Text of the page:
UK Foreign Secretary Philip Hammond has called for “proper investigations” into Saudi airstrikes in Yemen, citing concerns that Saudi Arabia may not be complying with international humanitarian law. Hammond stated, “We need to work with the Saudis to establish that international humanitarian law has been complied with – and we have an export licensing system that responds if we find that it has not. We will then find that we cannot license additional shipments of weapons.” UK sales to Saudi Arabia would stop if they were found to have violated international law. The US has not made a similar announcement and has continued arms sales to Saudi Arabia.
News and Opinion
Rare footage shows public beheadings in Saudi Arabia
Rare footage emerged of authorities in Saudi Arabia publicly beheading three men. A 50-second video was uploaded to YouTube by Germany-based Saudi activist Ali Dubaisy, who told Middle East Eye he had obtained it from sources inside the kingdom. Dubaisy said a tourist in the Red Sea city of Jeddah filmed the footage on a mobile phone, adding that it is rare to obtain such footage as it is illegal to film executions. Read More
Revealed: Saudi Arabia’s manifesto for change in the face of rumors of coup plots
In an uncommon public statement, advisers to Prince Mohammed bin Salman told the Telegraph of plans for opening up the country’s economy and society. The reform proposals focus mainly on budget cuts, diversifying the economy, increasing the role of the private sector, and the way the kingdom is governed. The proposals also call for greater reform regarding the role of women in society, and even allowing human rights groups into the country. Read More
Appalling ‘Ally’: 8 Reasons Why the Saudi Regime Should Be a Pariah
The following should make friends and allies of Saudi Arabia, including the United States, question their embrace of such a brutally repressive government: 1) Numerous, unjust executions, including of juvenile offenders, 2) Discrimination against Shia Muslims, 3) Consistent denial of women’s rights, 4) Rejection of genuine suffrage for both men and women, 5) Bogus ‘antiterrorism’ laws and utter lack of freedom of expression, 6) Exploitation of migrant workers, 7) Assistance to Bahrain in crushing pro-democracy protests, 8) Devastating military campaign in Yemen. Read More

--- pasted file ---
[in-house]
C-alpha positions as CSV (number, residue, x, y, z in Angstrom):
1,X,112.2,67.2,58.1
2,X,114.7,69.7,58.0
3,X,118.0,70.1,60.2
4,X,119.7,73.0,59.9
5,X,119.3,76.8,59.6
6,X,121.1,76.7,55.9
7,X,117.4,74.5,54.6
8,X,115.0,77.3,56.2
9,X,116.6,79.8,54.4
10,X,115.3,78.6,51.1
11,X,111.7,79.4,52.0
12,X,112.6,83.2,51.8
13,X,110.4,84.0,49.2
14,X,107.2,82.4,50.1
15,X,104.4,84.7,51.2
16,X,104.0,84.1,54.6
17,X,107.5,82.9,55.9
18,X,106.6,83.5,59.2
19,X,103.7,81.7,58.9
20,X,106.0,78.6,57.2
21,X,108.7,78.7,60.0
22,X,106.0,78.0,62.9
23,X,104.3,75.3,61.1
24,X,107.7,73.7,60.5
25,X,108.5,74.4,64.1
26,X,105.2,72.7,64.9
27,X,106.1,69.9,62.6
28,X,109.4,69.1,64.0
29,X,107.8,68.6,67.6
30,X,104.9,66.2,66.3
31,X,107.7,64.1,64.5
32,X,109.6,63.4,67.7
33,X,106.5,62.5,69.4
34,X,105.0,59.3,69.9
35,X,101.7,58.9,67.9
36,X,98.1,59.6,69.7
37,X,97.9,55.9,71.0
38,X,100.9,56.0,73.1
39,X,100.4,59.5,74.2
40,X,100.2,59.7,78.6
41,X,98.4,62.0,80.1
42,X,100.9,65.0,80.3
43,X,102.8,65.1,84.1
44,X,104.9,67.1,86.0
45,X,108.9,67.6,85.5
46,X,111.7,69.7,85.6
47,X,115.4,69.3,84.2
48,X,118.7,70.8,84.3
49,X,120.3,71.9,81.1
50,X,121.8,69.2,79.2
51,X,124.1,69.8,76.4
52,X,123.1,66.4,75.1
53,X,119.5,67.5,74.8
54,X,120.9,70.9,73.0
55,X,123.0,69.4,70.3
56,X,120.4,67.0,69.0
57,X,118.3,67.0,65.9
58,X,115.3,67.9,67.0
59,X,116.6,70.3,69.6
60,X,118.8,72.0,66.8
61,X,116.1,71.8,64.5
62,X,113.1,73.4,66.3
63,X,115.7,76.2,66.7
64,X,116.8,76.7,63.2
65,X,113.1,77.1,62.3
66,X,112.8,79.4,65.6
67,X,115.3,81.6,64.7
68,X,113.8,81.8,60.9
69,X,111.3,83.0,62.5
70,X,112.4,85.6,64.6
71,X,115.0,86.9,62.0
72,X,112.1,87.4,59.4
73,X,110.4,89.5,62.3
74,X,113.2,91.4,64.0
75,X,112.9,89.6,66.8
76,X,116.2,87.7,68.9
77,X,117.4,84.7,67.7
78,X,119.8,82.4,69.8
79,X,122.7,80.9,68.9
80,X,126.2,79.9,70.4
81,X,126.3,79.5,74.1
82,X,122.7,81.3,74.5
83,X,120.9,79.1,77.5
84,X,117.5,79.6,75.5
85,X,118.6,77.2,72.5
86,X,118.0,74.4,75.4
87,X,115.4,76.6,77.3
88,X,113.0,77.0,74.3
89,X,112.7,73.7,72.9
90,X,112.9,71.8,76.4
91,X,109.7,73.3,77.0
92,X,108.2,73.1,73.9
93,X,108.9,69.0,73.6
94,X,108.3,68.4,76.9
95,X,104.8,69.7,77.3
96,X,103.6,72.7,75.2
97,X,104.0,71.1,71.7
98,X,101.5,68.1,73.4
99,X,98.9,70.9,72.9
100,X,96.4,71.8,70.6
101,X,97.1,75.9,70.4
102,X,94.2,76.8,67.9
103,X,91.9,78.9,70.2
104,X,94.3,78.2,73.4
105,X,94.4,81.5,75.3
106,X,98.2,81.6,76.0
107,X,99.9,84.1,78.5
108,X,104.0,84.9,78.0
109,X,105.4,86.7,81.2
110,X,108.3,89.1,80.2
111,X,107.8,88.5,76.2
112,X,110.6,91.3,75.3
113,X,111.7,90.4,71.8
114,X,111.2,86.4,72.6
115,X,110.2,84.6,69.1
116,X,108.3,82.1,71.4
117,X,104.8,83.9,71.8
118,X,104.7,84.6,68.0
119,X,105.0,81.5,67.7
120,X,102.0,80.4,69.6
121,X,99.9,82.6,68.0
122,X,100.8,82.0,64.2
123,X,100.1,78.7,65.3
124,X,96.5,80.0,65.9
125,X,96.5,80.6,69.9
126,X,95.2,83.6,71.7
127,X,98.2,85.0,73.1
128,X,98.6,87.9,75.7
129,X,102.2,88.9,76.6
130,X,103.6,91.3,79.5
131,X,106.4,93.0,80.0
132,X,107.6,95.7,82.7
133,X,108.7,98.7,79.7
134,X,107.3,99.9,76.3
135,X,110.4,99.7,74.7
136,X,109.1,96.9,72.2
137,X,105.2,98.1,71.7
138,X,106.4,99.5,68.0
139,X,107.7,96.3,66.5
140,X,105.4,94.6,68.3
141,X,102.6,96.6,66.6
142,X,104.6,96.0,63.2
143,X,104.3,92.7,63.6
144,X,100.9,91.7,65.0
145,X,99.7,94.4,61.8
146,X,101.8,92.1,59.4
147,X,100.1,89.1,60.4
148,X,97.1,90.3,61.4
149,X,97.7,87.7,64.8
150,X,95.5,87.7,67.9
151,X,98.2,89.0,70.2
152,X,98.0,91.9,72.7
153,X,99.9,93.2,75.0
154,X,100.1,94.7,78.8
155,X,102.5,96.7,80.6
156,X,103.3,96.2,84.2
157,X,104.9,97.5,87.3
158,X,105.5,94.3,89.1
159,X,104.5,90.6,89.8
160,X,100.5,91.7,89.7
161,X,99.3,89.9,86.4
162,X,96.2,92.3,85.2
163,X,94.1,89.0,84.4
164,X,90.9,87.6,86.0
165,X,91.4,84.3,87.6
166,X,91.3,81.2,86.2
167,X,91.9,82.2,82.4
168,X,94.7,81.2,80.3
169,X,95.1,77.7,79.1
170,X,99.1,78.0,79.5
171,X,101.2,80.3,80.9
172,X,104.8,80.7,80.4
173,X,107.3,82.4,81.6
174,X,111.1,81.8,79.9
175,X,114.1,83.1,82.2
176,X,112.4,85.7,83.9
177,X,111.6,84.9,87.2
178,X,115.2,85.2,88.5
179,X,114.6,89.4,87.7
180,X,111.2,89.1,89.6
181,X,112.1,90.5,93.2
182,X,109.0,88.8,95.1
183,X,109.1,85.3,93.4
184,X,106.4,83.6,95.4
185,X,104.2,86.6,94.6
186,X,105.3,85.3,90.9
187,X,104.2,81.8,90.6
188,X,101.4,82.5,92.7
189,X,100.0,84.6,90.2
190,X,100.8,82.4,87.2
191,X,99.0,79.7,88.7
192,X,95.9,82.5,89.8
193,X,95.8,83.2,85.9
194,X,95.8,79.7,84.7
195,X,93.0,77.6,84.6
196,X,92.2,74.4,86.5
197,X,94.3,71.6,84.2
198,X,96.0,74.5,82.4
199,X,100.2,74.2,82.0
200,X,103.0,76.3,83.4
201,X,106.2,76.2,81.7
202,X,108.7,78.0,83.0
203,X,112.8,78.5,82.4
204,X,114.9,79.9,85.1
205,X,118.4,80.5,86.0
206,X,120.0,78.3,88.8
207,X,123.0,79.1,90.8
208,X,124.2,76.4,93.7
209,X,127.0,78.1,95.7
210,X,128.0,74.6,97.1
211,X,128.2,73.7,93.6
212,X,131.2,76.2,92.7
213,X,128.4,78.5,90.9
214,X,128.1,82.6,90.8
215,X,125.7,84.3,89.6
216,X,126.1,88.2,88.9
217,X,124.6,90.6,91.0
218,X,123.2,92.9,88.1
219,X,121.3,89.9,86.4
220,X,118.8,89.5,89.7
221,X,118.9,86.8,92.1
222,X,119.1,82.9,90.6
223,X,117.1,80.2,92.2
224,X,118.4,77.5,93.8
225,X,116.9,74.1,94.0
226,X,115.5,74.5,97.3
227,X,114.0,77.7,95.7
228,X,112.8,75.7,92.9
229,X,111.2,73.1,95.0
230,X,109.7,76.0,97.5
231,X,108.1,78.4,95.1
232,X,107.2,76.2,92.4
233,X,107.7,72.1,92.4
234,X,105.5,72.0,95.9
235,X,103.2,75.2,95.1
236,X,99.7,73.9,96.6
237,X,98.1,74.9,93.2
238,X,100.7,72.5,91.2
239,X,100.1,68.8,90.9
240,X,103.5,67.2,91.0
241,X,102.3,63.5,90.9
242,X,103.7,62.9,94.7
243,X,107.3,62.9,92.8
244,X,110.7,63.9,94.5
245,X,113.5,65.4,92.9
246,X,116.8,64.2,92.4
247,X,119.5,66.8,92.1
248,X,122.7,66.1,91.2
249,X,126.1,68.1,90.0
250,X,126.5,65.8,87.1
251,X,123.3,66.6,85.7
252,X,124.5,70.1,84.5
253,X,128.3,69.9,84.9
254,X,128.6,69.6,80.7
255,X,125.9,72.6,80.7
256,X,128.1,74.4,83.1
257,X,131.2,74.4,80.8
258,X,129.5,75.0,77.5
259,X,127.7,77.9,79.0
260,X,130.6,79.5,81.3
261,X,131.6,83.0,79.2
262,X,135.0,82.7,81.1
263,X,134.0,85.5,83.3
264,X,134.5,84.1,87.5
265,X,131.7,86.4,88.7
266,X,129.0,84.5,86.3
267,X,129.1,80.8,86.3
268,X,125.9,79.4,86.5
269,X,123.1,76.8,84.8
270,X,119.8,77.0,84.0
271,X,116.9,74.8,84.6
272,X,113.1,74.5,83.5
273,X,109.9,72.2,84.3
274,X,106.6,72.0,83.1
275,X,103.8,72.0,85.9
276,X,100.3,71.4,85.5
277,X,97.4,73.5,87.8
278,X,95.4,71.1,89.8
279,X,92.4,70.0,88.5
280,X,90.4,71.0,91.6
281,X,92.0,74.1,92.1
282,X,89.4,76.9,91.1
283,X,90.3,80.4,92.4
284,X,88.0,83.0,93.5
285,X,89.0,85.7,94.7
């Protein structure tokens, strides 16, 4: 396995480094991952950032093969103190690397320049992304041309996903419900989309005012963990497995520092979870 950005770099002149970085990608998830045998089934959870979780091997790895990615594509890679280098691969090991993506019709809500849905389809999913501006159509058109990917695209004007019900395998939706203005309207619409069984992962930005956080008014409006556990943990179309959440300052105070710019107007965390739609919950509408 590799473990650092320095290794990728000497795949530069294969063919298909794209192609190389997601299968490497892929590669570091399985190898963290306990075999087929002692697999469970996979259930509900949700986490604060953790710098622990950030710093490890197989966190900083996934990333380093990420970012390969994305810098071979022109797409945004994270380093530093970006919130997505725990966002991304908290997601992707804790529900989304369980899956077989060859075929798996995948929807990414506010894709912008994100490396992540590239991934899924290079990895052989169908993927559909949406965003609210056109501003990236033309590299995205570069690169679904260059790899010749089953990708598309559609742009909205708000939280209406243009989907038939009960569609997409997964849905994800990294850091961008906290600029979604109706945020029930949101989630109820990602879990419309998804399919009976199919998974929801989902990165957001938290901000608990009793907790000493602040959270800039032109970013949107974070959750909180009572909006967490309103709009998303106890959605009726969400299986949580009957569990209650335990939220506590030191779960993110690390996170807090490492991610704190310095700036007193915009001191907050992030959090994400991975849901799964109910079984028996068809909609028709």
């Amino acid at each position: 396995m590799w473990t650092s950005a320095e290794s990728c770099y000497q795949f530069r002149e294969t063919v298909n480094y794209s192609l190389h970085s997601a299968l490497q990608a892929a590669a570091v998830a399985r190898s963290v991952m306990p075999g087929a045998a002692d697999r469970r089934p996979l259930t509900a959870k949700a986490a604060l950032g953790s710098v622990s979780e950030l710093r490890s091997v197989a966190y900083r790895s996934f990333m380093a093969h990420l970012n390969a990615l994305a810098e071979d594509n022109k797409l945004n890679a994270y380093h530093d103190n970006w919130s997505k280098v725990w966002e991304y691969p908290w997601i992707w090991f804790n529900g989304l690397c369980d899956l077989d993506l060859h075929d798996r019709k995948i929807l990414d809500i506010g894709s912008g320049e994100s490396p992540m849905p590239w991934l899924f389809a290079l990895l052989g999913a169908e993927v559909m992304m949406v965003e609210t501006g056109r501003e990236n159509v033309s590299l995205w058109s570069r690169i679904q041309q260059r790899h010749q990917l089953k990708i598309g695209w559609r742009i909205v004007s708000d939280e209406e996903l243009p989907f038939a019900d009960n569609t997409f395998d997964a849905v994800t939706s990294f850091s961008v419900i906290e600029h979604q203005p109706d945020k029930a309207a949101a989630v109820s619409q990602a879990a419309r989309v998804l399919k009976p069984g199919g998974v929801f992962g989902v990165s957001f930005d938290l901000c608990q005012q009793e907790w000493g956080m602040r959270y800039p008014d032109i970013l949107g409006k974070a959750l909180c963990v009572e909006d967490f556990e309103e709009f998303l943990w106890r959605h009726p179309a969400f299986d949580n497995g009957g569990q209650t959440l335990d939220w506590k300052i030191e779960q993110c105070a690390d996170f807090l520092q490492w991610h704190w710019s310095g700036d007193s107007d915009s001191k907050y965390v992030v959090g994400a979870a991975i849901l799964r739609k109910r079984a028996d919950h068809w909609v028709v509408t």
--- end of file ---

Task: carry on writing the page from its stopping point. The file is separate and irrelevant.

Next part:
Prisoner Profile: Mohammed al-Ajami
Yesterday, 16 November 2015, marked four years since Qatari authorities arrested Mohammed al-Ajami for the contents of his poetry. Al-Ajami is currently serving a 15-year prison sentence and will remain in prison barring a pardon from the emir. Americans for Democracy & Human Rights in Bahrain (ADHRB) calls on the government of Qatar to respect his right to freedom of expression, drop the charges against al-Ajami, and release him.
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News and Opinion
UN investigators to visit Qatar to probe work conditions
The International Labor Organization (ILO) will send a delegation to investigate the working conditions in Qatar in response to international complaints of the country’s systematic human rights abuses. The visit will likely occur in early 2016. Depending on its findings, the ILO could impose sanctions on Qatar. After recent weak reforms to the labor system, international bodies are putting increased pressure on the government to ensure that human rights abuses against the 1.7 million migrant workers are addressed. Read More
Yemen is turning into Saudi Arabia’s Vietnam
Eight months after launching a war in Yemen, Saudi Arabia appears trapped in a protracted and devastating conflict that is straining relations with its allies, intensifying internal power struggles, and emboldening its regional rival, Iran, analysts say. Read More
UAE told UK: crack down on Muslim Brotherhood or lose arms deals
The UAE has threatened to block arms deals, stop inward investment, and cut intelligence cooperation with the UK if the country does not “act against the Muslim Brotherhood.” The UK’s three closest allies in the Arab world (Egypt, Saudi Arabia, and the UAE) have complained that London is a base for the Muslim Brotherhood and that the Brotherhood is “ingrained” in British society. Read More